[ngg_images source=”galleries” container_ids=”46″ display_type=”photocrati-nextgen_pro_slideshow” image_crop=”0″ image_pan=”1″ show_playback_controls=”1″ show_captions=”0″ caption_class=”caption_overlay_bottom” caption_height=”70″ aspect_ratio=”1.5″ width=”100″ width_unit=”%” transition=”fade” transition_speed=”1″ slideshow_speed=”5″ border_size=”0″ border_color=”#ffffff” ngg_triggers_display=”always” is_ecommerce_enabled=”0″ order_by=”sortorder” order_direction=”ASC” returns=”included” maximum_entity_count=”500″] We’re only three races into the 2017 season, but for Valtteri Bottas the question has already become: is he already the number two driver at Mercedes?
That may seem premature three races into his Mercedes career, but after two disappointing performances in Australia and China, things only worsened for the Finn in Bahrain as he was asked to move over for teammate Lewis Hamilton.
The why, in case you’ve forgotten: after starting on pole, Bottas found himself leapfrogged by Ferrari’s Sebastian Vettel as the latter had pit just before the rest of the field followed suit with a safety car on lap 14.
On three-lap younger super-soft tyres, Bottas was unable to find a way past Vettel, and after falling six seconds behind the leader by lap 27, was forced to make way for Hamilton, who was on a different strategy. Bottas would go on to finish 13.737 seconds behind Hamilton in third, even with his teammate suffering a five-second time penalty.
Any way you cut it, it’s a pretty damning indictment of Bottas’ performance that he squandered his lead so completely. Whether or not he had issues with tyre pressure in his first stint, the way Vettel was able to quickly break away from him at the restart flew in stark contrast to the evenly-matched battles Vettel has enjoyed with Hamilton on the timesheets. Even taking the increased presence of “dirty air” under the 2017 aero regs into account, Bottas’ six second deficit to Vettel was still concerning, and clearly Mercedes thought so too.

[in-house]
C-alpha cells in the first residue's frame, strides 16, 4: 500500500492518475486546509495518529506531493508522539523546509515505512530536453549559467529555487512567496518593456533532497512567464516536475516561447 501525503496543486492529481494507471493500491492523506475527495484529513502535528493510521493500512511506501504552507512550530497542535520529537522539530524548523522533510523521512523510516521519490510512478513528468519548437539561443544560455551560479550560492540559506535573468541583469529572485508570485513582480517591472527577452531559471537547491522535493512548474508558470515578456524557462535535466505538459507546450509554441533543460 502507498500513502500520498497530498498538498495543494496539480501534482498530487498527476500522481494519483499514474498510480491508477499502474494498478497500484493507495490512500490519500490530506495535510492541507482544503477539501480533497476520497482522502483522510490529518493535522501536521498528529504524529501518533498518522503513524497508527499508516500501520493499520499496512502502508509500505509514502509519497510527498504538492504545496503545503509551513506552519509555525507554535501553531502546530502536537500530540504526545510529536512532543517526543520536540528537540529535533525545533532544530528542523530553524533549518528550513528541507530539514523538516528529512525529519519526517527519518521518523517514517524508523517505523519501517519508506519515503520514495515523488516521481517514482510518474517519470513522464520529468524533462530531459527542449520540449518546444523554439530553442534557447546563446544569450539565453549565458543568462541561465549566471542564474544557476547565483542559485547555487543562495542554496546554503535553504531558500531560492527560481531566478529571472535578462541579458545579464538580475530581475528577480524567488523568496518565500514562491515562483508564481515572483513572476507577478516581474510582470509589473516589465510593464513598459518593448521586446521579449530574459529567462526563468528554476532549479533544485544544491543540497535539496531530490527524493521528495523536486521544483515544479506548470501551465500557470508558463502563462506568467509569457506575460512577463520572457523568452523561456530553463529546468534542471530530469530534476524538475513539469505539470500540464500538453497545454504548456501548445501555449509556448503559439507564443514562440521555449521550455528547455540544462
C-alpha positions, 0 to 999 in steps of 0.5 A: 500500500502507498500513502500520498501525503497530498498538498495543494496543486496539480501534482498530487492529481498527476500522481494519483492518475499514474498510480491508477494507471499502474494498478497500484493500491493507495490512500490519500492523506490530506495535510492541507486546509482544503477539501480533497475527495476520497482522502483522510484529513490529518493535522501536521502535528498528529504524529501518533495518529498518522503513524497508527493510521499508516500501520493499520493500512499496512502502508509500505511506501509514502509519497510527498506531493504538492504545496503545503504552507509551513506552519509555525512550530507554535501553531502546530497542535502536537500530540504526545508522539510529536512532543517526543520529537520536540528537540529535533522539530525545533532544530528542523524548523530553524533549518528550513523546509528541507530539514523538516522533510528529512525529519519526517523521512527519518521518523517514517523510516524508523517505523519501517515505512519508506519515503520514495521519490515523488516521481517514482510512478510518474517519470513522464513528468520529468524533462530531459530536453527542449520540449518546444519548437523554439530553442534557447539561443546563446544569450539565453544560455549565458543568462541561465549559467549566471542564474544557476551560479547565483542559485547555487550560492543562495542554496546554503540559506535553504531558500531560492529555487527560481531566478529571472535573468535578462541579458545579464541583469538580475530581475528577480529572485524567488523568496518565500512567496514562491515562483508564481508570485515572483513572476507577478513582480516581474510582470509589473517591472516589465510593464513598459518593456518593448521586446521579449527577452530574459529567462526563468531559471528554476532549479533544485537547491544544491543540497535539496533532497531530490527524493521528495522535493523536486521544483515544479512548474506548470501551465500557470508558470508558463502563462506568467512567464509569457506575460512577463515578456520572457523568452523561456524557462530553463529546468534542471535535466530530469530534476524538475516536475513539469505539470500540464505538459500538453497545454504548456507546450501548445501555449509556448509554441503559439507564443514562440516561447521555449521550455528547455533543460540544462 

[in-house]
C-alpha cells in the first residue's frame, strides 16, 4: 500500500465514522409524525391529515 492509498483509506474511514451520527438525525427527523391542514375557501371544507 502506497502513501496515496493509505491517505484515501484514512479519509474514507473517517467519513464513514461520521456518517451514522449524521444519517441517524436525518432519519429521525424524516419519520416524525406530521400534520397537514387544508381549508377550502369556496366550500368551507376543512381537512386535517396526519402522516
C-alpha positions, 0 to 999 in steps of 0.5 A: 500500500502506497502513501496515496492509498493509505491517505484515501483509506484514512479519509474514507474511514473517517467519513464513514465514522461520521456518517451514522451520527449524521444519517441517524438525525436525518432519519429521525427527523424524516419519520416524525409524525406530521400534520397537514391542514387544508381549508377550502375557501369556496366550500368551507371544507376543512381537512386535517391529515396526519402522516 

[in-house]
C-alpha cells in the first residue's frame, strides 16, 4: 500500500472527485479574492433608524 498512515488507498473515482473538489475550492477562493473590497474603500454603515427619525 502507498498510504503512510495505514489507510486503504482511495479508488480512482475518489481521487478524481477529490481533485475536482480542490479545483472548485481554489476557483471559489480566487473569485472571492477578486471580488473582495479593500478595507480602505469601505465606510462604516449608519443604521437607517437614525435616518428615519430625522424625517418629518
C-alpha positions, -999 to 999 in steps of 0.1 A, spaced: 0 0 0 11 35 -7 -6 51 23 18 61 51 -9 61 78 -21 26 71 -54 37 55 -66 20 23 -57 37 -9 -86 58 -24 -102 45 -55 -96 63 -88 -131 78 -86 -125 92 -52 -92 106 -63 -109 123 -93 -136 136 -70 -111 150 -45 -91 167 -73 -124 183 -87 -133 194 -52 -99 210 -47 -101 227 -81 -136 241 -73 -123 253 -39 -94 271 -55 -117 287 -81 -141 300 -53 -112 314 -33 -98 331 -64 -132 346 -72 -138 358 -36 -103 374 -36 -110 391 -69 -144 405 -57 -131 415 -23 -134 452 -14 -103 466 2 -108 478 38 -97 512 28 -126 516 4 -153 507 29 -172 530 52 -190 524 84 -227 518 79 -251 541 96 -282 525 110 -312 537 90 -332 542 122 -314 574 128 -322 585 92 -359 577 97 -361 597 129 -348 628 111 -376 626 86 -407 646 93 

Does that alone make Bottas a number two driver? No, and there’s no denying the guy is talented – it can’t be forgotten that to take pole in the first place, he had to be, you know… faster than everyone else – but when looking at the 2017 season as a whole, he might need to play second fiddle out of necessity.
Possessing a pace advantage bigger than the guy on Flavio Briatore, in previous years Mercedes could usually get away with the threat of preferential treatment, but Vettel and Ferrari have shown they don’t enjoy that same luxury in 2017. Each race could swing the championship, and while it’s unlikely we’ll be seeing a stranded Hamilton commandeer Bottas’ car mid-race “Fangio-style”, they’ve already proved a willingness to make concessions for the faster driver. That simply isn’t Bottas.
A repeat of Mercedes’ clashes in Spain ’16 and Belgium ’14, or the team orders row after Hungary ’14 would now have far deeper consequences than bruising a driver’s ego, and that may cause a rethink to the “may the best man win” approach that the Silver Arrows have previously employed. It’s both a credit to Bottas that he’s good enough to push Hamilton, and a problem that (at least so far) he’s not good enough to deliver in races – something not helped when the other guy in red essentially has no. 1 status already.
If Toto Wolff had to pick one driver to commit to right now, there’s no doubt it would be Hamilton, and unless Ferrari fall off a cliff, he may end up having to make that decision. The good news for Bottas is that he still has time to prove he can deliver the maximum – whether it’s enough time is the problem.
Inside Line Opinion by Ben Stevens
Has a pecking order already been set at Mercedes? Has Bahrain opened the door for more team orders? Let us know your thoughts in the comments below.